diagnosis in babies

Doctors recommend that newborns with a family history of thalassemia have blood tests (eg, newborn screening) done. To do this, the doctor takes some blood (e.g. from the umbilical cord ) immediately after birth and examines it for genetic changes. In this way, it is possible to detect the disease early and treat it in good time.

diagnosis in pregnancy

In unborn children, the examination for thalassemia (prenatal diagnosis) is carried out using a tissue sample from the placenta .

Doctors recommend expectant parents who know they are carriers of thalassemia to have this prenatal diagnosis done in the first 12 weeks of pregnancy.

Is thalassemia hereditary?

Thalassemias are hereditary. This means that people with thalassemia inherit the genetic defect from their parents and are born with the disease.

Heredity: alpha thalassemia

There are different degrees of severity in alpha thalassemia. A distinction is made between alpha thalassemia minima, minor, intermedia and major. The expression depends on the number of diseased genes that the parents pass on to the child. There are four genes for the alpha chain, two from the mother and two from the father.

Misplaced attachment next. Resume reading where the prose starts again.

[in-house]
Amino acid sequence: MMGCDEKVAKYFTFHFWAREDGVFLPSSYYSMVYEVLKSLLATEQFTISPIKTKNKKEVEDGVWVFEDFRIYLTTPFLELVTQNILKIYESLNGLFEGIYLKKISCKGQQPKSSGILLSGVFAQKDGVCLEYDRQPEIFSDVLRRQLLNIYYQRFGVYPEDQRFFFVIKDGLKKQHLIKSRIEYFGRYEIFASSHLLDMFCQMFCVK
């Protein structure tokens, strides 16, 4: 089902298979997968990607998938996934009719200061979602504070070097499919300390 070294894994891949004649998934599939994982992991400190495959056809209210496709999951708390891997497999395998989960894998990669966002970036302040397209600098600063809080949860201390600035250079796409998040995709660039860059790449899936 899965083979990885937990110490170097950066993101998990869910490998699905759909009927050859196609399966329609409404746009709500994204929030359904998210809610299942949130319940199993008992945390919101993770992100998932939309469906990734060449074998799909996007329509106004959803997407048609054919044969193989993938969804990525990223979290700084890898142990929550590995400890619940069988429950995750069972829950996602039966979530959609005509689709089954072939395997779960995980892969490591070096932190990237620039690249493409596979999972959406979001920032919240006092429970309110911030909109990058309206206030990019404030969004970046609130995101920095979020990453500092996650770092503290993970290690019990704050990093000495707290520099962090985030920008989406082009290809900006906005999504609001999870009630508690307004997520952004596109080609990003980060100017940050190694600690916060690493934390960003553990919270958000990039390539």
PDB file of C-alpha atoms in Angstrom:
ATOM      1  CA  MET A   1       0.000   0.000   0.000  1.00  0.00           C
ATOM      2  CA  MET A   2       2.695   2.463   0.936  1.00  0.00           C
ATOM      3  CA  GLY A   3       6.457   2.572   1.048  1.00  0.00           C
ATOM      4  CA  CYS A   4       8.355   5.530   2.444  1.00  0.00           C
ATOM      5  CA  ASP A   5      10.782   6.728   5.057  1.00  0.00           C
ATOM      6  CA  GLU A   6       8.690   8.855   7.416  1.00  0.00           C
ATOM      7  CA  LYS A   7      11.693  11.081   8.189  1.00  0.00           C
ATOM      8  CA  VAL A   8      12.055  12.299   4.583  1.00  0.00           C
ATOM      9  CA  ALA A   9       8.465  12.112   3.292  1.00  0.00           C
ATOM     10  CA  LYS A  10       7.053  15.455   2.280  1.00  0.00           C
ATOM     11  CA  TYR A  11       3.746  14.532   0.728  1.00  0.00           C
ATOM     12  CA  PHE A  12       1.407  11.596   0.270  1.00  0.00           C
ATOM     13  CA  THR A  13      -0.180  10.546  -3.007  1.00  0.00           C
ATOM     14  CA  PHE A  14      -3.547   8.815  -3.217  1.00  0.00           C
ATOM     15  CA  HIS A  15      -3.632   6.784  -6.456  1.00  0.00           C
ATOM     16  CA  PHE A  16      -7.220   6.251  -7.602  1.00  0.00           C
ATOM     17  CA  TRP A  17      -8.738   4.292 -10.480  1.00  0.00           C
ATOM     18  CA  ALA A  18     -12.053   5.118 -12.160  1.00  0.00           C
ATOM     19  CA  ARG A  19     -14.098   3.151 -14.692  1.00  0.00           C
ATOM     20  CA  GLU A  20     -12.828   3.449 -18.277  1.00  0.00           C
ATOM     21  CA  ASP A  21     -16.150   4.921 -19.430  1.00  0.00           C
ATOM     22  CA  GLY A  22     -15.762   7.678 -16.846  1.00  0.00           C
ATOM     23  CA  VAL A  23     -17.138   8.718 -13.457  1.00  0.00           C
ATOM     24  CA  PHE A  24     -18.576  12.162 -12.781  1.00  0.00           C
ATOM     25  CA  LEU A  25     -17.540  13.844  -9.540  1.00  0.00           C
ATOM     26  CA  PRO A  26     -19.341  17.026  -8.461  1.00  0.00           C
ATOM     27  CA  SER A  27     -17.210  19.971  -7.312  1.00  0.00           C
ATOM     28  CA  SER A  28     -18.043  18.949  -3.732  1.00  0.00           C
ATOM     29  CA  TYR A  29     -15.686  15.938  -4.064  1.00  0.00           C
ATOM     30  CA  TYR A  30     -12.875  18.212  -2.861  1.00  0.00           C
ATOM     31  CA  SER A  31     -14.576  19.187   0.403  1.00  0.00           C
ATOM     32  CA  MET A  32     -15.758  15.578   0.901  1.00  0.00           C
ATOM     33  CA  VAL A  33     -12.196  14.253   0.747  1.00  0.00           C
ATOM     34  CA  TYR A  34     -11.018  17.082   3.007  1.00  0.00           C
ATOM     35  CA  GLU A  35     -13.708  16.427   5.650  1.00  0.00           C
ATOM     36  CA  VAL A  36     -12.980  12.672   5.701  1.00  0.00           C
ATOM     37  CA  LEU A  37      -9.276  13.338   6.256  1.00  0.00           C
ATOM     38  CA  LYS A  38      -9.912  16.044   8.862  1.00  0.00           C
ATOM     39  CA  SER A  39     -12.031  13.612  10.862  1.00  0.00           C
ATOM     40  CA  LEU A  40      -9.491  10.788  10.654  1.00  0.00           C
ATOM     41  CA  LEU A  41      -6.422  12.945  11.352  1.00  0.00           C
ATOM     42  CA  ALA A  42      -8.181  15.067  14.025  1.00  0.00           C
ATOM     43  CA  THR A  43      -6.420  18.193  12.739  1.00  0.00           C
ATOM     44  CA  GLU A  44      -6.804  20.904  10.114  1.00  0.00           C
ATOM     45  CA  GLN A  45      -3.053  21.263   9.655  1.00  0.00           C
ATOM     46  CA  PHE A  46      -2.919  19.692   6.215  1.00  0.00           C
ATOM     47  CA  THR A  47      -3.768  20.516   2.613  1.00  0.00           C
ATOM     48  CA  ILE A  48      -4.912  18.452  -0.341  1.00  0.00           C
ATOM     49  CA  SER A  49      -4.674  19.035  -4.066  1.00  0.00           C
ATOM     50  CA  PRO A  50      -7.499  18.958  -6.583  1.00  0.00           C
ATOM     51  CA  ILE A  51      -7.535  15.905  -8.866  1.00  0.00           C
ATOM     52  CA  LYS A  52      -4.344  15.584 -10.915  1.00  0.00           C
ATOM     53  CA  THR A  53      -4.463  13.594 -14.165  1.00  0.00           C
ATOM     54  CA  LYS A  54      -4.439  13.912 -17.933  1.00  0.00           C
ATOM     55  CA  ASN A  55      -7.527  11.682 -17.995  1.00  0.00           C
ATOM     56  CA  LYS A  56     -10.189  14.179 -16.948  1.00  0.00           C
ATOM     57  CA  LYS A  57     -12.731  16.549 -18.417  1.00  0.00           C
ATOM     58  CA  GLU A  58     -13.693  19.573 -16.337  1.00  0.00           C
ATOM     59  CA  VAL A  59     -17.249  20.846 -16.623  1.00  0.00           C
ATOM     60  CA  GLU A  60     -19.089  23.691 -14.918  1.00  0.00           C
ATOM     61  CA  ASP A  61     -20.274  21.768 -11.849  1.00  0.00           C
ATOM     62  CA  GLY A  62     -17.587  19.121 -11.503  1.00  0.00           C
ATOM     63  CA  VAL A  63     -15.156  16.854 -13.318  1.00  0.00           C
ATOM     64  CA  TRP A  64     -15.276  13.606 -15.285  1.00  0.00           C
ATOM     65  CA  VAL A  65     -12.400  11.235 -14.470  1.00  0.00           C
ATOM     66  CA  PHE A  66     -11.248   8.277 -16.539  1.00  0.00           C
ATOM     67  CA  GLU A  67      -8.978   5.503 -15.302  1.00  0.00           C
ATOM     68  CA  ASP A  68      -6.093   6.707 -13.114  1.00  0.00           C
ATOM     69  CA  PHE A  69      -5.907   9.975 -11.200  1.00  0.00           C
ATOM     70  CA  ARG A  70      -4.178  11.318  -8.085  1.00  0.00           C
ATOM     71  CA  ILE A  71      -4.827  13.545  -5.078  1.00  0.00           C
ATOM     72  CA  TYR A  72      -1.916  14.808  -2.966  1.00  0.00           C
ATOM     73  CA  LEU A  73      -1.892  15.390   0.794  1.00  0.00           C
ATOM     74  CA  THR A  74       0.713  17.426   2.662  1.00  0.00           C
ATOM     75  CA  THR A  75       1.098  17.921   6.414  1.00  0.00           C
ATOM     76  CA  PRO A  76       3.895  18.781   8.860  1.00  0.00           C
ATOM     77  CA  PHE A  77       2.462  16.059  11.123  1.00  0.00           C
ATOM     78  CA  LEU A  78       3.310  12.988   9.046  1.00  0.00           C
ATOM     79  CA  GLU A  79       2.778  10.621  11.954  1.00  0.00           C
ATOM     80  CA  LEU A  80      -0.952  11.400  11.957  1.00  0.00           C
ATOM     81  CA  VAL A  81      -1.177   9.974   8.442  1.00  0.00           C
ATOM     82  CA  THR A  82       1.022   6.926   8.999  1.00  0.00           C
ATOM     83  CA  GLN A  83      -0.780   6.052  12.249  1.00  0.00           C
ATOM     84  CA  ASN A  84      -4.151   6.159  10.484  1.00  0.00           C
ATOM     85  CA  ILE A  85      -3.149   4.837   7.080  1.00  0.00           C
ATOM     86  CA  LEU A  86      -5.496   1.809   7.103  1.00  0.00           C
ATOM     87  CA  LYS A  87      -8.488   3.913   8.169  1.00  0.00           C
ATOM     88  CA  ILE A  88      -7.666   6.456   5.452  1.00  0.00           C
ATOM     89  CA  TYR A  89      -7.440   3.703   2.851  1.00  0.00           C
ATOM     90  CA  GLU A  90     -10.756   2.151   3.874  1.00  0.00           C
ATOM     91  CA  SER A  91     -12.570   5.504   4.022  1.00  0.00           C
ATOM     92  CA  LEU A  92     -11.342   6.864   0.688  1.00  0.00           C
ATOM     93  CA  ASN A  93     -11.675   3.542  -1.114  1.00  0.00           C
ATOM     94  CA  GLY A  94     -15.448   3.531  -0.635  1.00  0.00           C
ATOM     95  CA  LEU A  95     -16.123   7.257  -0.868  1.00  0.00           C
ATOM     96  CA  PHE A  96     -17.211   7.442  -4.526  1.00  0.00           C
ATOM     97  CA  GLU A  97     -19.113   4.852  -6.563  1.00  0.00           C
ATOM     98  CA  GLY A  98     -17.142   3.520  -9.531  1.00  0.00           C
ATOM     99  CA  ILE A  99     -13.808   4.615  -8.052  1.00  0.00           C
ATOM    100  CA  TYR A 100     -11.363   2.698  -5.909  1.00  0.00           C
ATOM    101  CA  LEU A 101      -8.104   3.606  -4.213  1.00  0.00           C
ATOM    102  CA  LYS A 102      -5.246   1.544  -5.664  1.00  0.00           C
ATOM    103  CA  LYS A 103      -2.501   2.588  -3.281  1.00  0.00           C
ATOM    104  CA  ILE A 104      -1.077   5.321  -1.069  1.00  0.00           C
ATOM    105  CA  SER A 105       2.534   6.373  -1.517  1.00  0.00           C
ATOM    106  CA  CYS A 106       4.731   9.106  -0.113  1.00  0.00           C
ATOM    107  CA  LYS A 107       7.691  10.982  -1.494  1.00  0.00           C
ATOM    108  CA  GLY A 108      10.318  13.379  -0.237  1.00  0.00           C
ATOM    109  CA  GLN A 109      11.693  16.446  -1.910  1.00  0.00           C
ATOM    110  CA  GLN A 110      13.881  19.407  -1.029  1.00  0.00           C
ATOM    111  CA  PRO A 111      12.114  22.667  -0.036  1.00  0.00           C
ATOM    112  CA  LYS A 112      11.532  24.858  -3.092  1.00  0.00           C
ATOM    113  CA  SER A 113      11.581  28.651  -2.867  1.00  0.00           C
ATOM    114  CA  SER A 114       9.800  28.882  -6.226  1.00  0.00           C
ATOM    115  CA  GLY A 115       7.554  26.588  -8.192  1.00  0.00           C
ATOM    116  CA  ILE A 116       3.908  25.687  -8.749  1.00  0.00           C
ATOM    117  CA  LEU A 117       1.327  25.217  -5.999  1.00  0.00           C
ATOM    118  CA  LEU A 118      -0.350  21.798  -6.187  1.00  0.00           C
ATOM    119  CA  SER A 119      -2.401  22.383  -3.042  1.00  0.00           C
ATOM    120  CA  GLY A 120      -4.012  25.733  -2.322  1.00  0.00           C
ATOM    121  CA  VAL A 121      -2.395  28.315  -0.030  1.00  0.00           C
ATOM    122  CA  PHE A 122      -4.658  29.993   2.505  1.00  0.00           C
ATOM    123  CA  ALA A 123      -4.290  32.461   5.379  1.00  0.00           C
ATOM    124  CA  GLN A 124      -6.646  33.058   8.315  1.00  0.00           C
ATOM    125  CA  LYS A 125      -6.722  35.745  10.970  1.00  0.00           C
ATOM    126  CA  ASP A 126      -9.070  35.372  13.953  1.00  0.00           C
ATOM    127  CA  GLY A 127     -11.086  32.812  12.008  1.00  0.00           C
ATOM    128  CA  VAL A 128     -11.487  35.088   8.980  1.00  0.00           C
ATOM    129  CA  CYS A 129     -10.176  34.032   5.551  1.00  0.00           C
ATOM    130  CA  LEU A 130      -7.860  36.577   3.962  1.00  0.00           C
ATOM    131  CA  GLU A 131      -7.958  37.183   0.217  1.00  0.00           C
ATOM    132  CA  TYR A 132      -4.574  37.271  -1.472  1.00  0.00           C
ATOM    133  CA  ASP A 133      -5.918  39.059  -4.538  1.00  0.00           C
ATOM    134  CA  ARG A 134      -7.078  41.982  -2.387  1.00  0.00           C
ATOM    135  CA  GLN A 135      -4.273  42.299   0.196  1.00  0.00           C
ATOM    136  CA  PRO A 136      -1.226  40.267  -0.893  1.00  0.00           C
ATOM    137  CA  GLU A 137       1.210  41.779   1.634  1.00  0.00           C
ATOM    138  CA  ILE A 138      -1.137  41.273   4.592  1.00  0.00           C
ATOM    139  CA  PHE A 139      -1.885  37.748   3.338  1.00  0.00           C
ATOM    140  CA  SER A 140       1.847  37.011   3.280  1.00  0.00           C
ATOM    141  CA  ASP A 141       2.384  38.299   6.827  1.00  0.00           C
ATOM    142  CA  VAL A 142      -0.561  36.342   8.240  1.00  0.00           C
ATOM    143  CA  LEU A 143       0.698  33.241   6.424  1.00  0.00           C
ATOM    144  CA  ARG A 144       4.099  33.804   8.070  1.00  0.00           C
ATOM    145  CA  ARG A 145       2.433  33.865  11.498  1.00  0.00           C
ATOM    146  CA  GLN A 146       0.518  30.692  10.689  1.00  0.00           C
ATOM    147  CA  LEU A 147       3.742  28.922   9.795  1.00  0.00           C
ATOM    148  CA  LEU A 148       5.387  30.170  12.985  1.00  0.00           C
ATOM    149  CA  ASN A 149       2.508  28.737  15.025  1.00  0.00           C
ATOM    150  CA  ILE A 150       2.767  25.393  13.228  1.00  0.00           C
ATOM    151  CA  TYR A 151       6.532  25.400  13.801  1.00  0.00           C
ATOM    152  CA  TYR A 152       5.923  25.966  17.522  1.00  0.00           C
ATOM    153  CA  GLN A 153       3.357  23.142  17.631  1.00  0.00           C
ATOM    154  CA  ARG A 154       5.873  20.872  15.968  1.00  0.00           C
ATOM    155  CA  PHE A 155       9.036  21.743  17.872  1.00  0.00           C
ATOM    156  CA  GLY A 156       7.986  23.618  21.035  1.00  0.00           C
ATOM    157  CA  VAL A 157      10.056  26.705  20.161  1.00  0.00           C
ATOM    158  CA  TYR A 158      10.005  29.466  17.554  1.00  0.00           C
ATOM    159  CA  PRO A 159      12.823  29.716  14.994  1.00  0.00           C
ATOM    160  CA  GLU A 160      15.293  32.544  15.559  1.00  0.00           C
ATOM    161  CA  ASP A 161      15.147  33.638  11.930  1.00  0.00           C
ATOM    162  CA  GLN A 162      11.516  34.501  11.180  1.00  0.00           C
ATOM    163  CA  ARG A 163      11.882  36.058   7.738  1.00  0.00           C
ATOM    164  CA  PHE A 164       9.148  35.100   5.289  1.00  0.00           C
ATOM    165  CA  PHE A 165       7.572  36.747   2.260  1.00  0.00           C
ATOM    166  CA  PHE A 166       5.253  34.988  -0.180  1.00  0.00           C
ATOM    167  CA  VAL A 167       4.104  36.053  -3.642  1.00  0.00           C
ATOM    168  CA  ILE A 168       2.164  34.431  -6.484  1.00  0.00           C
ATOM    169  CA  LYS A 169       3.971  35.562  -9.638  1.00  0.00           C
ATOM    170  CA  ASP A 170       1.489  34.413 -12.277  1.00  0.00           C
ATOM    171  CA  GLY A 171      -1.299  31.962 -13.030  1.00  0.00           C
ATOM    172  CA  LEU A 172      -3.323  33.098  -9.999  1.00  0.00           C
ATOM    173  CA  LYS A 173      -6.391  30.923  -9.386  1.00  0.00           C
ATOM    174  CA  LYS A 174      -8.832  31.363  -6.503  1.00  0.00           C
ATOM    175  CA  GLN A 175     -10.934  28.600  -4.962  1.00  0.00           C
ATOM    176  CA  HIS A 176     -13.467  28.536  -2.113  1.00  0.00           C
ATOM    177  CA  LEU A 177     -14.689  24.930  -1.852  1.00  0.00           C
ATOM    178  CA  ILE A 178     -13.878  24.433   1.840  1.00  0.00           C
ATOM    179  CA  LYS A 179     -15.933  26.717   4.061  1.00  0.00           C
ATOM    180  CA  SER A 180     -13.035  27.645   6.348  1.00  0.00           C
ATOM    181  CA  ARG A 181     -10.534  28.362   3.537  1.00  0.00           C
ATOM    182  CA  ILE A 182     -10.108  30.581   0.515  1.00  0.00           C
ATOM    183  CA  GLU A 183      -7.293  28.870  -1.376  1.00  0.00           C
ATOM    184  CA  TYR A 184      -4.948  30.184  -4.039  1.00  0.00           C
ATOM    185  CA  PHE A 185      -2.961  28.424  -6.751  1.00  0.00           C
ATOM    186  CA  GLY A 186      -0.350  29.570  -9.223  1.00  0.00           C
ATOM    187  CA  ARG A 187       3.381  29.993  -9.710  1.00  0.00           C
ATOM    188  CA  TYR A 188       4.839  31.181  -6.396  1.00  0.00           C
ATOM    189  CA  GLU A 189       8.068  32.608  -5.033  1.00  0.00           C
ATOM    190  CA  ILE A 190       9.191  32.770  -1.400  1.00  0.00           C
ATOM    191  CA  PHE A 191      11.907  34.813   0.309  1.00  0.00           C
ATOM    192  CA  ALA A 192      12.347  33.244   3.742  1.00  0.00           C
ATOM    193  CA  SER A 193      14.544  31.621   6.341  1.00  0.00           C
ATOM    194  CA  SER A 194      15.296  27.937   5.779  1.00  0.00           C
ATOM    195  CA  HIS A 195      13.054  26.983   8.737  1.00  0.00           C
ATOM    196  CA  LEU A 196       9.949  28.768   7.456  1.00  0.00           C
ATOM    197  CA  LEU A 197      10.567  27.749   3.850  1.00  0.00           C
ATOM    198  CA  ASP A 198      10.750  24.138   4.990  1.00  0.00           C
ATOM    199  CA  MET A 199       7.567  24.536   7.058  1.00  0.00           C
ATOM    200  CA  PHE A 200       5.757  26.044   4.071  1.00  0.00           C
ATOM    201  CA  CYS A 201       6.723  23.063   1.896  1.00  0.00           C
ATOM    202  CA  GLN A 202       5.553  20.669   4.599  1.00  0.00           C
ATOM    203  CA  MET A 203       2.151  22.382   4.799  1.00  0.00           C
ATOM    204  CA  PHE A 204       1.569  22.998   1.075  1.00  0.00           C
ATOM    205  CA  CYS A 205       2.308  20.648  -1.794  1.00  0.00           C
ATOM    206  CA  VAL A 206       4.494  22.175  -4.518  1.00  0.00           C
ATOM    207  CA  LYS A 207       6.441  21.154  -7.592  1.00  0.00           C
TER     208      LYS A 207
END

A total of four genes are involved in the formation of alpha chains. In the case of alpha thalassemia major, all genes that the child inherited from the parents are defective. It is the most severe form of alpha thalassemia. Children with this form are rarely able to survive and usually die before birth or a few days later. Only in a few cases is it possible to keep the children alive with the help of a stem cell transplant.

People with alpha thalassemia minor or intermediate have inherited two or three defective genes from their parents. They are among the milder forms of alpha thalassemia and usually cause moderate, mild, or no symptoms in those affected.

If only one parent passes on a defective gene to their child, this is referred to as minimal alpha thalassemia. Those affected usually have no symptoms and live without impairment.

Heredity: beta thalassemia

There are also different degrees of severity for beta thalassemia. They are divided into minor, intermedia and major.

Thalassemia major (also called Cooley anemia) is the most severe form. It occurs when both parents pass the genetic defect on to the child.

In the case of beta-thalassemia major, it is necessary to exchange the blood of those affected regularly (about every third to fourth week) by means of infusions. If left untreated, those affected usually develop severe bone deformities. The affected children are also much more susceptible to infections, they are weak and usually do not develop according to their age.